Do you always need a fibroid surgery?
Fibroids are benign (rarely cancerous) tumours of the uterine smooth muscles. They occur in 1 in 4 females and common around the reproductive age group. The exact cause of fibroid is unknown but estrogen is suspected to play some role. It is however commoner amongst blacks, obese females, women of low parity and relatively infertile women and may be familial.

Uterine fibroids are usually without symptoms with only 25% of individuals with fibroids manifesting with symptoms. Symptoms include heavy menstrual flow, irregular menses, pain during menstruation, increase in abdominal size, abdominal pain, chronic pelvic pain, recurrent abortions and occasionally pressure symptoms such frequent urination. It has also been associated with infertility. However, the mere presence of fibroid may not be the cause of infertility.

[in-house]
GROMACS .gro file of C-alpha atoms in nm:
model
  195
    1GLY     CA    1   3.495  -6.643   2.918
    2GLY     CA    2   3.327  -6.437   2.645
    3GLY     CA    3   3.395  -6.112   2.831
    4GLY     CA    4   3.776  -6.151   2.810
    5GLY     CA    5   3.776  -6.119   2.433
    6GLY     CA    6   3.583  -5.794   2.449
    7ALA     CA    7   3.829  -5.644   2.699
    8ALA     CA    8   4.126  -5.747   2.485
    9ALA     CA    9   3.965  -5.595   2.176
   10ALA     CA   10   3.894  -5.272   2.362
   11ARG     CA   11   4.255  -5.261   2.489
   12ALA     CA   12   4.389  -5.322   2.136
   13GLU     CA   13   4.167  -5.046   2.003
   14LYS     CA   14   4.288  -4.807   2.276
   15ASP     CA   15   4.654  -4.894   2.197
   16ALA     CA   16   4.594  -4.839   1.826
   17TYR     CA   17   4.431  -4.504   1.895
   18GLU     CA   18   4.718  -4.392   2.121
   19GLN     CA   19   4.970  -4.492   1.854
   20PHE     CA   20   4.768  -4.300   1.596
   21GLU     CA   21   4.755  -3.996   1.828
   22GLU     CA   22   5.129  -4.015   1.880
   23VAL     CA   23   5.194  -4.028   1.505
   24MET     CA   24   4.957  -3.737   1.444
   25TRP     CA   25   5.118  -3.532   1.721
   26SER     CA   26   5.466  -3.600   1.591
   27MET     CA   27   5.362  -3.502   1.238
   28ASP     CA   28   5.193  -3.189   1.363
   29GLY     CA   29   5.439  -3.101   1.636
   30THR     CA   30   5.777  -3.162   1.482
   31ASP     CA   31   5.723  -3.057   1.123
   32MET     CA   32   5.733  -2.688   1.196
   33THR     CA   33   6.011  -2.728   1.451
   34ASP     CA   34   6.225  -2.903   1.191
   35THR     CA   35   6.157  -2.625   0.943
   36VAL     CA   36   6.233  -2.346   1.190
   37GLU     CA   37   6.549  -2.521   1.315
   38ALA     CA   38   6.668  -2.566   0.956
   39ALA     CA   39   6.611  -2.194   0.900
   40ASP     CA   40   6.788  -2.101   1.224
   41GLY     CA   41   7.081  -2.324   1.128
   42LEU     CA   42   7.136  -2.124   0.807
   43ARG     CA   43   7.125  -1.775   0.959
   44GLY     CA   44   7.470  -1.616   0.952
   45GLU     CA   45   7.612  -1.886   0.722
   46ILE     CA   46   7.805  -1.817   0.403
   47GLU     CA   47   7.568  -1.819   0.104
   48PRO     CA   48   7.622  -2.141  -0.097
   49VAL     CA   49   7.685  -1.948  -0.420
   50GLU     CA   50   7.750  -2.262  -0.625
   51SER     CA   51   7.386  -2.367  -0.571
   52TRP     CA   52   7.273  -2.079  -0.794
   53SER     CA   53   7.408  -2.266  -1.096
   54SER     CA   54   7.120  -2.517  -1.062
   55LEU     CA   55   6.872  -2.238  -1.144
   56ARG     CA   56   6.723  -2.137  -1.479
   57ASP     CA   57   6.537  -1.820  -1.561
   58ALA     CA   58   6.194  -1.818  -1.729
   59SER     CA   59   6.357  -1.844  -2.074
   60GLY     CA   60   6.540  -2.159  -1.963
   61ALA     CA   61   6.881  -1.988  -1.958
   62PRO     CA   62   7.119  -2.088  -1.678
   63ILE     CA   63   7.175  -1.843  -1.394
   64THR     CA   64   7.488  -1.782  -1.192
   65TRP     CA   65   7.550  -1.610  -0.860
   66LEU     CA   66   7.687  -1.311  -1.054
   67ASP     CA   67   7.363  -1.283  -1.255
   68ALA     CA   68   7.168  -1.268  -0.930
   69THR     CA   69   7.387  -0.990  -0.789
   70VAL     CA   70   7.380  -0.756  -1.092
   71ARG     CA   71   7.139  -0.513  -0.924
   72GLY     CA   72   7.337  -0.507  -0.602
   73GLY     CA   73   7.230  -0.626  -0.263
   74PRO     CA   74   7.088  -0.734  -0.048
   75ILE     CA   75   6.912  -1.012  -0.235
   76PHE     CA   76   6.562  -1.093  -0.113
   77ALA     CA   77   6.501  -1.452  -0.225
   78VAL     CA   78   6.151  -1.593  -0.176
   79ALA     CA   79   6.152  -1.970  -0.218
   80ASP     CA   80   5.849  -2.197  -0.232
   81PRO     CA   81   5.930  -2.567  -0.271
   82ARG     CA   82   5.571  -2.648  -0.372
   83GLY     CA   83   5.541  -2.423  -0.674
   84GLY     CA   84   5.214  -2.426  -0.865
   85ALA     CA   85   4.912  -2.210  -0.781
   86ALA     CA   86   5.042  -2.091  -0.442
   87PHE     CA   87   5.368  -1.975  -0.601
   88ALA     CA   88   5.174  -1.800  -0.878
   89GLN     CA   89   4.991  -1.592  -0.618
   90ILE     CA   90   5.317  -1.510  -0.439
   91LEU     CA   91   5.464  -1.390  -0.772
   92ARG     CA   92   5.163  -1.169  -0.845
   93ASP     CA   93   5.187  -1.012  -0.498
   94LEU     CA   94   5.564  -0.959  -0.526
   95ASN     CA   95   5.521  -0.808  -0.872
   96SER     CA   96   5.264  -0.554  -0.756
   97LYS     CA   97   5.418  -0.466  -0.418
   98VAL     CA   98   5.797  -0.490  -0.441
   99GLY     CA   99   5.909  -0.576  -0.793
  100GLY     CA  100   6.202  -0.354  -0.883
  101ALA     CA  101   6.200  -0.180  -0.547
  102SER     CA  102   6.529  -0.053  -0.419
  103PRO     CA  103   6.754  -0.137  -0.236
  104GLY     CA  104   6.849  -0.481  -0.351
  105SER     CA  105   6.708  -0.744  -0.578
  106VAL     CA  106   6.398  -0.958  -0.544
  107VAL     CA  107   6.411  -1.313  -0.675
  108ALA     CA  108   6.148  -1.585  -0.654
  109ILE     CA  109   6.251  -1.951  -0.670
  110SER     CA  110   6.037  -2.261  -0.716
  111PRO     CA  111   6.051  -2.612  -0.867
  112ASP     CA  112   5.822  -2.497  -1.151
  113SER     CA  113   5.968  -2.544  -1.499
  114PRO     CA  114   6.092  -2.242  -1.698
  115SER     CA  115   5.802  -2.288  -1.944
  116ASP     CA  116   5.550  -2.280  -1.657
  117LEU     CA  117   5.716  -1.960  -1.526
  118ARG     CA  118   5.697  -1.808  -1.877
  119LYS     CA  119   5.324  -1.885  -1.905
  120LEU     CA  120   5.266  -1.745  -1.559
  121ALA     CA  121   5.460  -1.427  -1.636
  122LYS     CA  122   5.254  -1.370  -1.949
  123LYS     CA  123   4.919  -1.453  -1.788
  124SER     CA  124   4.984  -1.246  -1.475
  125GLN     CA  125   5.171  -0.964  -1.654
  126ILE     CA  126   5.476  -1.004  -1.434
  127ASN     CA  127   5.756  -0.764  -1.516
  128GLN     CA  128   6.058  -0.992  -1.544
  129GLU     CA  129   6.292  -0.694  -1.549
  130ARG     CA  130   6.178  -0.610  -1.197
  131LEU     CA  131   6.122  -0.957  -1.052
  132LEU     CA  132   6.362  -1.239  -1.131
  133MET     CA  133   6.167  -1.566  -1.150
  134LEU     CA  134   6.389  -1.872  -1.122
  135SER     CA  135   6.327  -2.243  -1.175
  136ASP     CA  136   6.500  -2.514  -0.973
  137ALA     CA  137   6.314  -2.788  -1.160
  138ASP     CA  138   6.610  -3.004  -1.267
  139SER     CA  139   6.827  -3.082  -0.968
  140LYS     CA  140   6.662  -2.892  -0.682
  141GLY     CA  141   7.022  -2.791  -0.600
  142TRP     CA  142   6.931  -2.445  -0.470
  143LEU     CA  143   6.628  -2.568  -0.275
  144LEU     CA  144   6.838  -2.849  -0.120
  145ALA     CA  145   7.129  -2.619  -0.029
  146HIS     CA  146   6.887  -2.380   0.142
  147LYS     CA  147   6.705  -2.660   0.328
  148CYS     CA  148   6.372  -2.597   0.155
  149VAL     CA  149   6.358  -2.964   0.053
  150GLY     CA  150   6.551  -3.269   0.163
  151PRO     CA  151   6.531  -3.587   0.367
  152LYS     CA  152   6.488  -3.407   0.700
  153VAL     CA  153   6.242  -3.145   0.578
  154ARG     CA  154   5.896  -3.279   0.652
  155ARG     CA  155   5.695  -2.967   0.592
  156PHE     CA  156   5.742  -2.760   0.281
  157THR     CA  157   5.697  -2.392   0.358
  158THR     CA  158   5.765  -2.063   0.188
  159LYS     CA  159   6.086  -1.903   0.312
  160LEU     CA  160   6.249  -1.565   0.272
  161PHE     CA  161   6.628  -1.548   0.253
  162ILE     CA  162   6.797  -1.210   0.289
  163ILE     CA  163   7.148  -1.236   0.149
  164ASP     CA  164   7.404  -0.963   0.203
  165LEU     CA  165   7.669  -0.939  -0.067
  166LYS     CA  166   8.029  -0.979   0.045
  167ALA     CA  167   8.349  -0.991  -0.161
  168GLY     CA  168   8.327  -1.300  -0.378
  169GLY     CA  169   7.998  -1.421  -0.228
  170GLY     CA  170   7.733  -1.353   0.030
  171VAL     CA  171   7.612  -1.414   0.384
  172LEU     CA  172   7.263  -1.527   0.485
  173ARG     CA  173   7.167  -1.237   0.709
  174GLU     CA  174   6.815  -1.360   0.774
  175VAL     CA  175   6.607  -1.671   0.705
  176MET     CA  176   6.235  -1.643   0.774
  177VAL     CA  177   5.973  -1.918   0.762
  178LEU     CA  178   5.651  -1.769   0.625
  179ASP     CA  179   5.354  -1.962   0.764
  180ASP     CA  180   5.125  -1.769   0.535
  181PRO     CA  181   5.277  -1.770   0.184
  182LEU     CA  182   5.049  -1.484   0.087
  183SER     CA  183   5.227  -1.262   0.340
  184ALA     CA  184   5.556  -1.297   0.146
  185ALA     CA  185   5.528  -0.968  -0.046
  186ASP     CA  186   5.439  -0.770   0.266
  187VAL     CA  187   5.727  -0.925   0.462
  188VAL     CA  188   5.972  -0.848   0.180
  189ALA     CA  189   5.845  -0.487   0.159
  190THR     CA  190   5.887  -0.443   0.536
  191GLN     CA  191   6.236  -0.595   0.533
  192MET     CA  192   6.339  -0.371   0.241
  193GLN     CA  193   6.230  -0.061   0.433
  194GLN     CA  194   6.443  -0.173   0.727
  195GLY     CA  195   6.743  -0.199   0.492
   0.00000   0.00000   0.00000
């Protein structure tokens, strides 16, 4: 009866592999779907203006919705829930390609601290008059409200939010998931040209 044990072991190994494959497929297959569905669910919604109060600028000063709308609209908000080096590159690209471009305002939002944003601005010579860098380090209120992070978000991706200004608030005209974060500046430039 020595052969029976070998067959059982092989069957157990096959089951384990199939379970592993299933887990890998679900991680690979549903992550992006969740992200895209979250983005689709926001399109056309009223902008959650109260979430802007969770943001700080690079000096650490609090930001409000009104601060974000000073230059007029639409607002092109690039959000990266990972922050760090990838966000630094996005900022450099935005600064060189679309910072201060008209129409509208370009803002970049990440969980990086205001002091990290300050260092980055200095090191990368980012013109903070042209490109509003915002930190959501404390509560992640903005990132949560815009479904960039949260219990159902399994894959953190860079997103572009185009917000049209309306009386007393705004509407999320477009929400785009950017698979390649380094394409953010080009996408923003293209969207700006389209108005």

Despite the enormous evidence that the mere presence of fibroids is not causally linreproductive2ked with infertility, myomectomy (surgical removal of fibroid) is still usually performed when uterine fibroid is found in association with infertility. Mechanism by which uterine fibroids cause infertility include distortion of cavity or inner lining of the womb, impairment of blood supply to the endometrium, dysfunctional uterine contractility and it may increase surface area and invariably a longer distance for sperm to travel.

Myomectomy is a fertility enhancing procedure and crude pregnancy rate after myomectomy is between 38% – 65% with majority conceiving within 6 months of the procedure.
Of utmost importance is the endometrial lining, the integrity of which must always be preserved at surgery. Most fertility experts will only carry out a fibroid surgery if the endometrium is being distorted by the fibroids.

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Currently, fibroids are known to cause pain in pregnancy (from red degeneration) and the view of fibroids causing miscarriage

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